I think so. I think Lisa has gone through a lot as the daughter of Nina Simone and Andy Stroud, and I think she’s done a lot of work history-wise and has come to a place where she wants to embrace and support her mother’s legacy and the enormous gifts she’s given to the world, but also doesn’t feel the need to cover up the craggier facets of that diamond. I think Lisa has come to a very good place and for me, having spent so much time listening to Lisa, that’s kind of where I came from too—an honest portrayal that still gives love to the human being who was able to produce such extraordinary art.
And you know, [Nina provided] such healing for other people. Nina went through so much so other people didn’t have to; she kind of did it and held herself out there like, I’ve been through it all, and you felt that. So there’s no need to whitewash any of it because, in fact, that’s her power. That she’d been to all those dark places that you might have been—and then some.
So Lisa was remarkably honest and brave, and she really turned over the keys to the kingdom with me in terms of getting access to that archive, all those letters and journals, and being so honest and trusting that would I use that material in a way that was sensitive and still honored her mother’s legacy. I have such respect for her.
Recently, you told Tavis Smiley that you now listen to Nina Simone’s music in “three dimensions.” What does that mean, as a fan? How has your relationship to her music changed?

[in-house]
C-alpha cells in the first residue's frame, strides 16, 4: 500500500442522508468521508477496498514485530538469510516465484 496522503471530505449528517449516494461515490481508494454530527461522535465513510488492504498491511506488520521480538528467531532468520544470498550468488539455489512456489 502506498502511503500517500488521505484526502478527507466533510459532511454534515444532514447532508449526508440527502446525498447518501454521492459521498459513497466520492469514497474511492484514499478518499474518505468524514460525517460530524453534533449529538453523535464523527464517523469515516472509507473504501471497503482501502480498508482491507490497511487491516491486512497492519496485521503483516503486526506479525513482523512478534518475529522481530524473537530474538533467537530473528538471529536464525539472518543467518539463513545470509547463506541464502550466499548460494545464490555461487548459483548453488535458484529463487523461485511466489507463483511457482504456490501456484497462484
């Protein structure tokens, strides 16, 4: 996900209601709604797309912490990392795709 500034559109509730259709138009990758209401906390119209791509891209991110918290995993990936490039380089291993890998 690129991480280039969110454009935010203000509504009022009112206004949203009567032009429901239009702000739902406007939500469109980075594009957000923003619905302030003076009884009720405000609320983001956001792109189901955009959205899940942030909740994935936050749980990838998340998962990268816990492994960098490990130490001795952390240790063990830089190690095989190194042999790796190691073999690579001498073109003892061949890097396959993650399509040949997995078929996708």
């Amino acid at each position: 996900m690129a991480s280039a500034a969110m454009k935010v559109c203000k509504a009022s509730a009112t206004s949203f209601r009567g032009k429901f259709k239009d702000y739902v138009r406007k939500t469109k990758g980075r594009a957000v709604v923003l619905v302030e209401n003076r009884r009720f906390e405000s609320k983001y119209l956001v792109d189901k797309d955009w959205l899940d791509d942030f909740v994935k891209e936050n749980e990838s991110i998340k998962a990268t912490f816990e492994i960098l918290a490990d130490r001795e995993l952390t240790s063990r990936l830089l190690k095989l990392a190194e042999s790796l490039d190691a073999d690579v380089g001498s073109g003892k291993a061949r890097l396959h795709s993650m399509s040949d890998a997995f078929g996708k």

I don’t know exactly what the three dimensions are, but there’s this personal dimension in every phrase that she turns, every way she reinvents a song and turns it on its head. Like when she sings Bob Dylan, “Just Like A Woman”; Dylan’s interpretation of that song can almost be derisive to women, and Nina just kind of like turns it on its head.
So when I listen to it I can bring this whole narrative of what kind of woman Nina is—her radicalism. And her bravery, and also bring the political narrative, and then that very tragic personal narrative of this child growing up in the Jim Crow South who is just kind of like in a glass box as a prodigy from both sides, really. For me, it’s just very, very rich—like a whole movie in every song. And I hope that with our movie, we kind of give that gift to others, so you can then listen to that music and not just enjoy it from an aesthetic and emotional point of view, but also from a very narrative point of view.
As I was watching it and re-hearing songs I love, it is almost like she’s more alive in them now.
That was my journey as a fan and filmmaker, I feel like I know her as well as I know people who aren’t my family members, I listened to her talk for so long. Already listening to Nina felt very personal to people, but now you kind of know why.
She almost died in the giving of herself.
Yeah, and she talks about the quality of her voice once; of course people talk about, well, her voice is so unique. Even when she’s singing sotto voce—when she’s making those really quiet sort of soft, smooth jazz sounds as people might describe it, which she would hate—she says, “Sometimes you have to use everything in you even to make a soft sound, and sometimes if you have to strain to sing, to make a gravelly sound.” So in every note, in the soft and the strident notes, she’s using everything with that kind of range.
All of your films are about complicated subjects, but you seem to gravitate towards strong, complex women’s stories.